Previous flames have usually run on propane, although magnesium, gunpowder, resin and olive oil have also been used since the first modern cauldron was lit in 1928.
TOKYO, Japan — Inspired by the sun, the Tokyo Olympic cauldron is designed to be better for the planet.
The flame at Tokyo’s National Stadium and another cauldron burning along the waterfront near Tokyo Bay throughout the games will be sustained in part by hydrogen, the first time the fuel source will be used to power an Olympic fire.
Previous flames have usually run on propane, although magnesium, gunpowder, resin and olive oil have also been used since the first modern cauldron was lit for the Amsterdam Games in 1928. The torch relay was introduced eight years later for Berlin.
Unlike propane, hydrogen does not produce carbon dioxide when combusted. The Tokyo cauldron is fueled by hydrogen produced by a factory in the Fukushima prefecture that runs on renewable energy. Propane and hydrogen were both used during the torch relay.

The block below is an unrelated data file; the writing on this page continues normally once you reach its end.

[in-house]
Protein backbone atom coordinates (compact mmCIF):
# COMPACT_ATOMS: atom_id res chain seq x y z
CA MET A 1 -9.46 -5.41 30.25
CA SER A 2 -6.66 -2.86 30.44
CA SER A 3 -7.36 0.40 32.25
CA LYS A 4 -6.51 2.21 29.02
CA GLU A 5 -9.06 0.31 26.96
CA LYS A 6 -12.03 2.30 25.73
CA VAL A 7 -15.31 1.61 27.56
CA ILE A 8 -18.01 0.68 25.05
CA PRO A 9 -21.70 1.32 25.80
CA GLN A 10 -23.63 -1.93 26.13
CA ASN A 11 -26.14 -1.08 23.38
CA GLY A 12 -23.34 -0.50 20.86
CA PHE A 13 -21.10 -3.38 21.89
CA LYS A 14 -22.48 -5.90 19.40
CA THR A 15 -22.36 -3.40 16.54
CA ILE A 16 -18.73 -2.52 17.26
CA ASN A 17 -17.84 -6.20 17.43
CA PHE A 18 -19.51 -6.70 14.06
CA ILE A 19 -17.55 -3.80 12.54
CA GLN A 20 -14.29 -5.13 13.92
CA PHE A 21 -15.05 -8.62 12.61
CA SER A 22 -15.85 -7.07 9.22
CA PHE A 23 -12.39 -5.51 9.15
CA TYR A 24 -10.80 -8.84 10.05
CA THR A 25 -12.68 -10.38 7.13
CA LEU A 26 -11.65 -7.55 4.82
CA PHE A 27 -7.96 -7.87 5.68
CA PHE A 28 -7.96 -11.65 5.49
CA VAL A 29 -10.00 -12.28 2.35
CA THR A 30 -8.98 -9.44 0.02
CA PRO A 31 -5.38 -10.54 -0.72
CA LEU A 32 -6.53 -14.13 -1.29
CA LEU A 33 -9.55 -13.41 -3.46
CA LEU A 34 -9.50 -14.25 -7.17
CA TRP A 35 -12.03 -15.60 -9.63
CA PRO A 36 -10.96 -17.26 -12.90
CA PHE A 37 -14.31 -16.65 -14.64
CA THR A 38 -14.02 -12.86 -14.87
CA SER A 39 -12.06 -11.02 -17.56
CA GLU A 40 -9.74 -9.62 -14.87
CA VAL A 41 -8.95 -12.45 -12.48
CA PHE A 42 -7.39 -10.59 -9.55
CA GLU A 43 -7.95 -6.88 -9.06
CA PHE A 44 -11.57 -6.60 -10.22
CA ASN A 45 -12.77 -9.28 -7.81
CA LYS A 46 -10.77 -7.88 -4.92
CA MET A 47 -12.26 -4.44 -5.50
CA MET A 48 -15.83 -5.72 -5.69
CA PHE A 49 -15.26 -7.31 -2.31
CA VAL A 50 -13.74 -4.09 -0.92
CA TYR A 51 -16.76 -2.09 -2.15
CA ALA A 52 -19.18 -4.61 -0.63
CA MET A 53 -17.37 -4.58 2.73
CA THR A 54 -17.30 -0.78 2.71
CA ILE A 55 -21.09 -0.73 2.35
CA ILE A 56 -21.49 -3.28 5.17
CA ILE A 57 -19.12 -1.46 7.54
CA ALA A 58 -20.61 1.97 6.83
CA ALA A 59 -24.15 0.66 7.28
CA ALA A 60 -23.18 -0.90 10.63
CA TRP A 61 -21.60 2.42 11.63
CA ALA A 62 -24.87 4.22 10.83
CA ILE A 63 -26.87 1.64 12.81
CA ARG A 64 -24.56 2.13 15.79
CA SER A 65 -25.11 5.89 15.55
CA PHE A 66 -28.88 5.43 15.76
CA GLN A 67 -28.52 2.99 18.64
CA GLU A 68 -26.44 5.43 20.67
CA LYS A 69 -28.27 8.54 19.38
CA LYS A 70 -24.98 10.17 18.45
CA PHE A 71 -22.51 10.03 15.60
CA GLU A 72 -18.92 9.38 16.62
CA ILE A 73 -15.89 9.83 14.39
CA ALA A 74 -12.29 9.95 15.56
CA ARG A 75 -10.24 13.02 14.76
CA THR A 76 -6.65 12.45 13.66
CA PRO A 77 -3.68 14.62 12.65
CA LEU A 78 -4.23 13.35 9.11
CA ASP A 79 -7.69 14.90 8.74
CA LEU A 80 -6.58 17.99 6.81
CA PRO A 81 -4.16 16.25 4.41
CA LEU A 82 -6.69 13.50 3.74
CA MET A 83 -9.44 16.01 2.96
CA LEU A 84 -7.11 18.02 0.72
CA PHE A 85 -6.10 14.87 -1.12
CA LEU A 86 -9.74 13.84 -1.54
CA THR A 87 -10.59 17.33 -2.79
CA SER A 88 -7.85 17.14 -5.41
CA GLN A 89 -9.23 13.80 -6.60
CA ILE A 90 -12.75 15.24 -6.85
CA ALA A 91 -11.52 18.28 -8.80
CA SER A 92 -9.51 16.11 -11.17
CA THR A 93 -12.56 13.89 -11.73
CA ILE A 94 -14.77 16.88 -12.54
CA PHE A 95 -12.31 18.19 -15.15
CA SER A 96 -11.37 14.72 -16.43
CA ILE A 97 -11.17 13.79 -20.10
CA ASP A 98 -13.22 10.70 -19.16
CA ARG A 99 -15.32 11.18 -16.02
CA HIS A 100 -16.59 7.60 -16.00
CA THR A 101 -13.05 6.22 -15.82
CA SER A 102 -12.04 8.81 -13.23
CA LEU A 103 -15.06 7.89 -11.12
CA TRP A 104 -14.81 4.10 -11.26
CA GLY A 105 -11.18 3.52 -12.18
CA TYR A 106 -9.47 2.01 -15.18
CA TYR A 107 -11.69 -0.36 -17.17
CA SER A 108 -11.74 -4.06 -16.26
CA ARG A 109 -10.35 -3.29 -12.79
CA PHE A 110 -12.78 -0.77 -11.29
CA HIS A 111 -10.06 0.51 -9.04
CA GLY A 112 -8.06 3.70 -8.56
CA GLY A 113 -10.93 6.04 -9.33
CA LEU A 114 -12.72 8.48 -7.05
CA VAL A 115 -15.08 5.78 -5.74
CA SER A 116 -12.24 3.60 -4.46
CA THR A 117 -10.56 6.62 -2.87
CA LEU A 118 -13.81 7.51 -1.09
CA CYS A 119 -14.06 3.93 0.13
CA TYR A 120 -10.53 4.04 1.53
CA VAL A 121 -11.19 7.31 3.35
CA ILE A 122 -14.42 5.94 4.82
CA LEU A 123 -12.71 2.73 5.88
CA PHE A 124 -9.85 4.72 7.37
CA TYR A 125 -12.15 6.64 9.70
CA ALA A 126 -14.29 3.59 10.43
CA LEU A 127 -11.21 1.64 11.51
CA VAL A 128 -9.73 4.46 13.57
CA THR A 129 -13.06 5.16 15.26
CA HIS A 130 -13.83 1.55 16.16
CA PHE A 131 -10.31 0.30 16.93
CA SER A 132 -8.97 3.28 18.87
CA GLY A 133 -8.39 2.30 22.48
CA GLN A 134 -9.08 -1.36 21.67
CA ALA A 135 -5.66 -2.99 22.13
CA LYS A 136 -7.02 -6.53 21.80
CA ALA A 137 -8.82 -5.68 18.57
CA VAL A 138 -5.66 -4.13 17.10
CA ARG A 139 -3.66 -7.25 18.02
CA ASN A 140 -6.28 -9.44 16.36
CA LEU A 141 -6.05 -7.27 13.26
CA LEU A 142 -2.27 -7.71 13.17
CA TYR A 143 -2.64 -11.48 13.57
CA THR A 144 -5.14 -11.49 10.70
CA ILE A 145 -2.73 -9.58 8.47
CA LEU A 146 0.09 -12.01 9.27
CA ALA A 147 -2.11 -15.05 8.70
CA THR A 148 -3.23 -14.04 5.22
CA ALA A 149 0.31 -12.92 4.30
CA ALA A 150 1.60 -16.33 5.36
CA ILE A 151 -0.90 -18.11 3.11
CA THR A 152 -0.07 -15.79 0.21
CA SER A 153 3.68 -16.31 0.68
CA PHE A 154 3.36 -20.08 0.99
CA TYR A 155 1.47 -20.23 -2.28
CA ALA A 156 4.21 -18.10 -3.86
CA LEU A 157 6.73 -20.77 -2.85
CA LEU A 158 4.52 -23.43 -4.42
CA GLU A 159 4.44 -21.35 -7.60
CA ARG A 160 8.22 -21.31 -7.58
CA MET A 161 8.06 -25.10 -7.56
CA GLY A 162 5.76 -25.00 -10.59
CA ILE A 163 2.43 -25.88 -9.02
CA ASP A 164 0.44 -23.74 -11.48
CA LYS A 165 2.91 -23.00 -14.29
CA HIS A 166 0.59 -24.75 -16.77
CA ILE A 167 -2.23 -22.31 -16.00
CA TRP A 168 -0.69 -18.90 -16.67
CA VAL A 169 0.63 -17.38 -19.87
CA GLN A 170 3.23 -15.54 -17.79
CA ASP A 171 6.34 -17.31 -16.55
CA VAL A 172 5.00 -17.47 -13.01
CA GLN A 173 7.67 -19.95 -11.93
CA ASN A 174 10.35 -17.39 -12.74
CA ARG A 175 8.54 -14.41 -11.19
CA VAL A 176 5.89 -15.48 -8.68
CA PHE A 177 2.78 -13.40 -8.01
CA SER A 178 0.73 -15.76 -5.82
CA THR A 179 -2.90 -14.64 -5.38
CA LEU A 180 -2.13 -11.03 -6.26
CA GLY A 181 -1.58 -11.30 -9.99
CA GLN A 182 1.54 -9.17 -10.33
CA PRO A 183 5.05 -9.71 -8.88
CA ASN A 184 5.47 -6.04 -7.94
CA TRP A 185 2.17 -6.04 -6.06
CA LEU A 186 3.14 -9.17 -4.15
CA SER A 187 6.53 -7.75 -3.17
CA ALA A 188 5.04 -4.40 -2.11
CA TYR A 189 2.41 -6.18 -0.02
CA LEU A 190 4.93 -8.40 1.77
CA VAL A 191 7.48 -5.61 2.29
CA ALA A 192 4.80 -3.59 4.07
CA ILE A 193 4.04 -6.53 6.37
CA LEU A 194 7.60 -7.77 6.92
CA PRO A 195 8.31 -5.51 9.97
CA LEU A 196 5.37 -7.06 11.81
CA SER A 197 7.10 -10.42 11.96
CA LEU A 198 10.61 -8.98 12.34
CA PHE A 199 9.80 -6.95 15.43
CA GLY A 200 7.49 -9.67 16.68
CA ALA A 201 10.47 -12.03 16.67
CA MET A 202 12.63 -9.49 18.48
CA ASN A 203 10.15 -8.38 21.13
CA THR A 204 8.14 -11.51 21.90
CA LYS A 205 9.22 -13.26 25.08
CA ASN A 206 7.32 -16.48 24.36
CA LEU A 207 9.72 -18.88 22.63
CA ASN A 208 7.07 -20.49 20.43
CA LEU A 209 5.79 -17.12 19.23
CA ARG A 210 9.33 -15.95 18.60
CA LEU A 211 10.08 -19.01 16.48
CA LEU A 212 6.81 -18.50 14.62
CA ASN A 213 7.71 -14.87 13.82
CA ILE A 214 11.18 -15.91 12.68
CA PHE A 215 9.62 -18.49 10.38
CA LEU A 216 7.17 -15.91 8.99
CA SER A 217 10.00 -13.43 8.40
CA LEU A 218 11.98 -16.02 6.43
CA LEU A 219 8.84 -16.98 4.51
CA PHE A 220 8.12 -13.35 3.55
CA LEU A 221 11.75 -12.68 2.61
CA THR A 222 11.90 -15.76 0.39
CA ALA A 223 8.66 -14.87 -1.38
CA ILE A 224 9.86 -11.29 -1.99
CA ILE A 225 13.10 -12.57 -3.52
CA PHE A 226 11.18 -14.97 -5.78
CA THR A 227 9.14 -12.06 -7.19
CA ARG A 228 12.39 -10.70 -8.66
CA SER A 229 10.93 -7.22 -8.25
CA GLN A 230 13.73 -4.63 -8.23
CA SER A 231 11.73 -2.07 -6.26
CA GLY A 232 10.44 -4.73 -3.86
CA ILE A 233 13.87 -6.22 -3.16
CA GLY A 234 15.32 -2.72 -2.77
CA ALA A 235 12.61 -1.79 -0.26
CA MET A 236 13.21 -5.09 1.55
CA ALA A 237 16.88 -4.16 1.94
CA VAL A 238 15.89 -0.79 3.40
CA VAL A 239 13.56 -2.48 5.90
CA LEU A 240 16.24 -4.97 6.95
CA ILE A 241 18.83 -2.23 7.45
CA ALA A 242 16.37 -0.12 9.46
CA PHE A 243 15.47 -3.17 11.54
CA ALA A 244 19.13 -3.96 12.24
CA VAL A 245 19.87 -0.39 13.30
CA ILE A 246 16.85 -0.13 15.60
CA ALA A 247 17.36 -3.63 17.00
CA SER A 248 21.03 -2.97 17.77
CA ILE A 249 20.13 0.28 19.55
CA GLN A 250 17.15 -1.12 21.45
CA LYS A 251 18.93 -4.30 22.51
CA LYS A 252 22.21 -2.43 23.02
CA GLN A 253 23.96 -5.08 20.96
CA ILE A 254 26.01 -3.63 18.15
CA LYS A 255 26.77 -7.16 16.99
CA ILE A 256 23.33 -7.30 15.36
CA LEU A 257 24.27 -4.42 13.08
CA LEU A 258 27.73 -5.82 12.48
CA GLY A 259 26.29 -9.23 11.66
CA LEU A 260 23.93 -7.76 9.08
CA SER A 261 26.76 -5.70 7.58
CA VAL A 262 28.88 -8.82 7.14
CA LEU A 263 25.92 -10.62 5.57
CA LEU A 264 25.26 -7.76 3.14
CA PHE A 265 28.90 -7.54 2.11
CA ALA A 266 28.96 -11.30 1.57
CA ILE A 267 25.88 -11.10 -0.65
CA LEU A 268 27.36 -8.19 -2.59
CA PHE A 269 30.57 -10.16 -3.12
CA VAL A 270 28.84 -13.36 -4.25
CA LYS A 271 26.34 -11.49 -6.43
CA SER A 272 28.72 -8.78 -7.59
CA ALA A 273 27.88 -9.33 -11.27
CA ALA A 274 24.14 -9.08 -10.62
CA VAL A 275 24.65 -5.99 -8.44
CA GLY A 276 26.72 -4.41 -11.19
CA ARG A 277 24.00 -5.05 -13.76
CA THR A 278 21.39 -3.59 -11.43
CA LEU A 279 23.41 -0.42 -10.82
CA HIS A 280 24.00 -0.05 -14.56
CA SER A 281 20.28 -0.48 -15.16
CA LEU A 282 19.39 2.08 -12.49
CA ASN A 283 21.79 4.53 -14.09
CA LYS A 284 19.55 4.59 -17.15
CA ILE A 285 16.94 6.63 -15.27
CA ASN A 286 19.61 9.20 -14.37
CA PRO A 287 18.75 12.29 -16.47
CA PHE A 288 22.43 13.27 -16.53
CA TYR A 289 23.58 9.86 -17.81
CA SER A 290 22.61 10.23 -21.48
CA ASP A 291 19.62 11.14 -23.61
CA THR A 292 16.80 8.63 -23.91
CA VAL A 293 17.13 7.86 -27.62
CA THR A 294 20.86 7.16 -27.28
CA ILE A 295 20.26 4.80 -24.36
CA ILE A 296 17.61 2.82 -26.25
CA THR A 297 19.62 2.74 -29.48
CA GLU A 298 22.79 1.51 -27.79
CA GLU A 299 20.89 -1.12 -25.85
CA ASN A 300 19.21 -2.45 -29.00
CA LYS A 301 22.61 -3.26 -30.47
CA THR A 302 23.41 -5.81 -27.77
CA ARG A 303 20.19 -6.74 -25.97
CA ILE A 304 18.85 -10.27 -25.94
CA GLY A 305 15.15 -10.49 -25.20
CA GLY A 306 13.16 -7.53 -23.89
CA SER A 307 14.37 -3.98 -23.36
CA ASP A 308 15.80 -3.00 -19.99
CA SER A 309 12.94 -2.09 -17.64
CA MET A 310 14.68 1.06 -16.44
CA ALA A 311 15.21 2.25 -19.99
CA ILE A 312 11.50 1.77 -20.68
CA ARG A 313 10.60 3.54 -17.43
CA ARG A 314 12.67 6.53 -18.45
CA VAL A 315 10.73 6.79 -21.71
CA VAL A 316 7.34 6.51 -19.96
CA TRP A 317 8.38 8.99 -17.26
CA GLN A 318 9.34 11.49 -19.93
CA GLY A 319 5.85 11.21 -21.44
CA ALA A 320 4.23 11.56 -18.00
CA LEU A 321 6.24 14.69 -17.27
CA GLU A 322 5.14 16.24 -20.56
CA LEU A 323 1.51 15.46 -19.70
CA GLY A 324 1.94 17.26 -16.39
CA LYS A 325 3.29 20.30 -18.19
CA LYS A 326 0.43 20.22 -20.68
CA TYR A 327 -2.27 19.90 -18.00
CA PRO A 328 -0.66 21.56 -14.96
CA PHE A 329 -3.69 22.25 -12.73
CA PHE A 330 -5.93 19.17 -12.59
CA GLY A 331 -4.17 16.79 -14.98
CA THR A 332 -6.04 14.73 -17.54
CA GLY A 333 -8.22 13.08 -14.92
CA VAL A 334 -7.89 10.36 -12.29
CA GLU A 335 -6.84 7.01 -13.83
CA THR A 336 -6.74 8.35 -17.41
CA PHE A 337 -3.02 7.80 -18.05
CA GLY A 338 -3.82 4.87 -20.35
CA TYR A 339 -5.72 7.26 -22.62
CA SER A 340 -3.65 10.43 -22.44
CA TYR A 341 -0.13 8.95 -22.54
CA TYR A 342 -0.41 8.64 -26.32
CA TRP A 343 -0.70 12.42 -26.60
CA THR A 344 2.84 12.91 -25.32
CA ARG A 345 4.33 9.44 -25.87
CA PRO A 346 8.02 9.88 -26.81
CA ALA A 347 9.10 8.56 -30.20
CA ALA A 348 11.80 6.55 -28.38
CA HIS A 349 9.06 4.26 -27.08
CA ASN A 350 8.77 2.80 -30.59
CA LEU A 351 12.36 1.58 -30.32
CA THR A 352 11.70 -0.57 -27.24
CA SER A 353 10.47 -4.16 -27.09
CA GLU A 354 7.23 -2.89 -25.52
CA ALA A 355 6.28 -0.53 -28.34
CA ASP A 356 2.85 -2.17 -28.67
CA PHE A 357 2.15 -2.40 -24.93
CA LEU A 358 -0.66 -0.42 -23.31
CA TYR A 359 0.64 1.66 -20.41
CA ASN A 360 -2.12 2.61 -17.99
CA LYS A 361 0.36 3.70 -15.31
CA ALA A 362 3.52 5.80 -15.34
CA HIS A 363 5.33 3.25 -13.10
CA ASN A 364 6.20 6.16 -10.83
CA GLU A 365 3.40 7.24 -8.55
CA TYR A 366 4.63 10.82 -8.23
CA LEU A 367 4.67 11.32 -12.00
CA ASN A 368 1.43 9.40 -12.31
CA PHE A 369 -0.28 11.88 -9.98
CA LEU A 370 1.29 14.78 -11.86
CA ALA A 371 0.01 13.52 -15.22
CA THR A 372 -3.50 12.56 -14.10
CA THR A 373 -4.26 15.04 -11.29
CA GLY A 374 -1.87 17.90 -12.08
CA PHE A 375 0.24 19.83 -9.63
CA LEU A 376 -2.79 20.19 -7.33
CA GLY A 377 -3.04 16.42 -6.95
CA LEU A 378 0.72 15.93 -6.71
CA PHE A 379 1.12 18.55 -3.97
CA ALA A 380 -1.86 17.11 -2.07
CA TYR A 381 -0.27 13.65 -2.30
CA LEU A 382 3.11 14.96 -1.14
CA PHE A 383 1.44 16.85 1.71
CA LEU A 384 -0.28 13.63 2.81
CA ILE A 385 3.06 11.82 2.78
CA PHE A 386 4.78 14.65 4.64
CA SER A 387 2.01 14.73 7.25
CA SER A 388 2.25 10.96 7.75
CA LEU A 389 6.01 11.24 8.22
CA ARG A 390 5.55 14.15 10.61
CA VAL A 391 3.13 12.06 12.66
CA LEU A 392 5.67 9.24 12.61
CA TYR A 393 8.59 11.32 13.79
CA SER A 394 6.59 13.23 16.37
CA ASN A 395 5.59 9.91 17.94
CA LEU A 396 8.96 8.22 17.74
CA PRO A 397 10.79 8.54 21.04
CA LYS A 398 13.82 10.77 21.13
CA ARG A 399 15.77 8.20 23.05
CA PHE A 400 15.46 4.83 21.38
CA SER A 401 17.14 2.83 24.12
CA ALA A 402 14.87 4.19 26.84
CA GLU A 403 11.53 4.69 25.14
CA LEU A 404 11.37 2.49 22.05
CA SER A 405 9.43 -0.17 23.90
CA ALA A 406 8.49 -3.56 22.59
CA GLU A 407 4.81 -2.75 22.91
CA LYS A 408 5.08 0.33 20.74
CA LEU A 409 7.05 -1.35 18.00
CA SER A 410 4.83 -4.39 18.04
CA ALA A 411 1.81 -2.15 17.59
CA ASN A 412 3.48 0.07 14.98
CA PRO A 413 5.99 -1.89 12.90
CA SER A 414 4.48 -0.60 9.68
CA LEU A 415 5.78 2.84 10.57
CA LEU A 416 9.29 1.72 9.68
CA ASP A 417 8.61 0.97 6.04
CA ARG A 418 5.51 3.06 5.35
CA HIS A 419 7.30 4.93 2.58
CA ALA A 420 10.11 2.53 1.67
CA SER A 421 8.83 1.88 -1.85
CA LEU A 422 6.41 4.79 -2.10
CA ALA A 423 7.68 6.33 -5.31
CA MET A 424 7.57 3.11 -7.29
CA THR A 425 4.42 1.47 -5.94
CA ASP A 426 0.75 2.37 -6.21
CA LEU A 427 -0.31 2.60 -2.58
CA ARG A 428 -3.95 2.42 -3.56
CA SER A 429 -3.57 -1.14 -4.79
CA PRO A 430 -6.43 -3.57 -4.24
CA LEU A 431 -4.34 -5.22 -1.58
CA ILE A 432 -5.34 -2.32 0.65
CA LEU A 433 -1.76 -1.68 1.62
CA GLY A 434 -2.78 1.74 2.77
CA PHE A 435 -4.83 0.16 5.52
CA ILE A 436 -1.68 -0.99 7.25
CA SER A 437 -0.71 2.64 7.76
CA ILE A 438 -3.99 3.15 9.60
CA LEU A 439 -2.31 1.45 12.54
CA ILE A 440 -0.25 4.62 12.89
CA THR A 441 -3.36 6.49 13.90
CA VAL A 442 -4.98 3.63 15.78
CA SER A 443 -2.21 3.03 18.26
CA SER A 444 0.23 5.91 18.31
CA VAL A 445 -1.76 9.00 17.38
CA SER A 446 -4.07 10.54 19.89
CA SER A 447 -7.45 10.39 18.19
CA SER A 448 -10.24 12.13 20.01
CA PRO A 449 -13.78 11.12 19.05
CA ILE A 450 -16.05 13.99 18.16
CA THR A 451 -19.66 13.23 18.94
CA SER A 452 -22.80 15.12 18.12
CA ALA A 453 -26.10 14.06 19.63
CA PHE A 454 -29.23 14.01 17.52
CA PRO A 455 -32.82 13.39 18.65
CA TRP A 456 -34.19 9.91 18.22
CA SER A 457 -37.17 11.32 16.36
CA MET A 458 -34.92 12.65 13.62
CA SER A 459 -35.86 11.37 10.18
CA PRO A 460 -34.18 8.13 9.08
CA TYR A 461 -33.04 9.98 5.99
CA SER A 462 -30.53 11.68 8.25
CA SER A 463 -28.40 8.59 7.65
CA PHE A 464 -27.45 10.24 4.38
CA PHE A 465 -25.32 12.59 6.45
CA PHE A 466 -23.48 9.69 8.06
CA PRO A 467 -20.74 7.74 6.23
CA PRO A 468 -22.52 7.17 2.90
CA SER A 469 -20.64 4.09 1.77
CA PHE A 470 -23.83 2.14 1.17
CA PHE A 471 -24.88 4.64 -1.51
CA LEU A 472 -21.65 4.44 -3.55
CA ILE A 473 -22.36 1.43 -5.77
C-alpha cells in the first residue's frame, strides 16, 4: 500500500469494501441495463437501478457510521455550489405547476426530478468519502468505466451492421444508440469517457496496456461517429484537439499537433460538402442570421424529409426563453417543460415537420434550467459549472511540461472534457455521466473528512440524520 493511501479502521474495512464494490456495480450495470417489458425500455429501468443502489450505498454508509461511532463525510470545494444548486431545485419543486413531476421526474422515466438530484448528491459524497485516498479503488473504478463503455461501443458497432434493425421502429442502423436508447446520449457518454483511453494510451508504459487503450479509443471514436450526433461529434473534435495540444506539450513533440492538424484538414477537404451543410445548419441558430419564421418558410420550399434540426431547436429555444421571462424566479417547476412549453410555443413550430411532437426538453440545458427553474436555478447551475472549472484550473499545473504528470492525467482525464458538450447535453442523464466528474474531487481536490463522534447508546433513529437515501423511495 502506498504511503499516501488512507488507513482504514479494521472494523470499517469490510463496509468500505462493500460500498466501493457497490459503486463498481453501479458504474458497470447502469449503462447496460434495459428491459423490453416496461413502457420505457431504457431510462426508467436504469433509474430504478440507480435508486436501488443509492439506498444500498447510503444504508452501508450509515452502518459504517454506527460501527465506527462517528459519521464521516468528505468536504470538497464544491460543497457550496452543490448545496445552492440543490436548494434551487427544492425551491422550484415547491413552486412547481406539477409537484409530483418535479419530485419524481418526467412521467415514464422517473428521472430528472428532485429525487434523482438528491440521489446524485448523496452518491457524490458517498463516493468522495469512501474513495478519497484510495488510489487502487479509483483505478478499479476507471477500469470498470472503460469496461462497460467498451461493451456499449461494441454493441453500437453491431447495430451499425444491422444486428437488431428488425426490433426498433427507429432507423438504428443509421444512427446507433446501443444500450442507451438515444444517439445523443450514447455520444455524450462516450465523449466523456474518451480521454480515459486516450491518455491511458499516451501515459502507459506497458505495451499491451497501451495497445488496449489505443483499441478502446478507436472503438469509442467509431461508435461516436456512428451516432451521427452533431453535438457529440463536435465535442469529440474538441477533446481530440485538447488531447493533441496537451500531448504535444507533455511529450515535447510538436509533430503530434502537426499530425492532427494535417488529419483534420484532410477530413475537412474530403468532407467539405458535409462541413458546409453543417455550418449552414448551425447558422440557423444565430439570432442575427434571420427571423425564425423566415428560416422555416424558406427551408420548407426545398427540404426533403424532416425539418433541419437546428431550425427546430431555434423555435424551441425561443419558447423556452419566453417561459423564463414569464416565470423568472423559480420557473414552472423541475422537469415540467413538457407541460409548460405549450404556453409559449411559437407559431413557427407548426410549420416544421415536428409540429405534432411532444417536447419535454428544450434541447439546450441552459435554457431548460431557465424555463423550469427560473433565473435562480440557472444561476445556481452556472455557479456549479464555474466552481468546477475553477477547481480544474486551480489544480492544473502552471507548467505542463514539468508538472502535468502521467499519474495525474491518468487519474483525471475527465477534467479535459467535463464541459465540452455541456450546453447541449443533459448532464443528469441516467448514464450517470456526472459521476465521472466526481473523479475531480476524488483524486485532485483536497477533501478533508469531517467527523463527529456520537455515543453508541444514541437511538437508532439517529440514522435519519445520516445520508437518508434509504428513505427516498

Organizers for the London Games in 2012 touted plans for a low-carbon torch but couldn’t get the design right in time. They instead used a mix of propane and butane. Brazilian officials commissioned a smaller cauldron for Rio in 2016 to reduce the amount of fuel needed.
The Tokyo cauldron was designed by Canadian architect Oki Sato. His sun-inspired orb unfolds like petals from a flower, which organizers say “embody vitality and hope.”
Tennis player Naomi Osaka lit the torch at 11:48 p.m., with performers from throughout the night’s ceremony holding sunflowers — famous for blooming toward the sun.
The first torch for these games was lit in Olympia, Greece, 16 months ago, but the relay was suspended for much of 2020 due to the pandemic. Officials put the torch on display at prefectures affected by the earthquake and tsunami that ravaged the region in 2011 until the relay was officially restarted in Fukushima on March 25, 2021.
Some stages of the relay were pulled off roads this month due to fears about spreading the coronavirus before the flame made its way to the National Stadium in Tokyo’s Shinjuku City.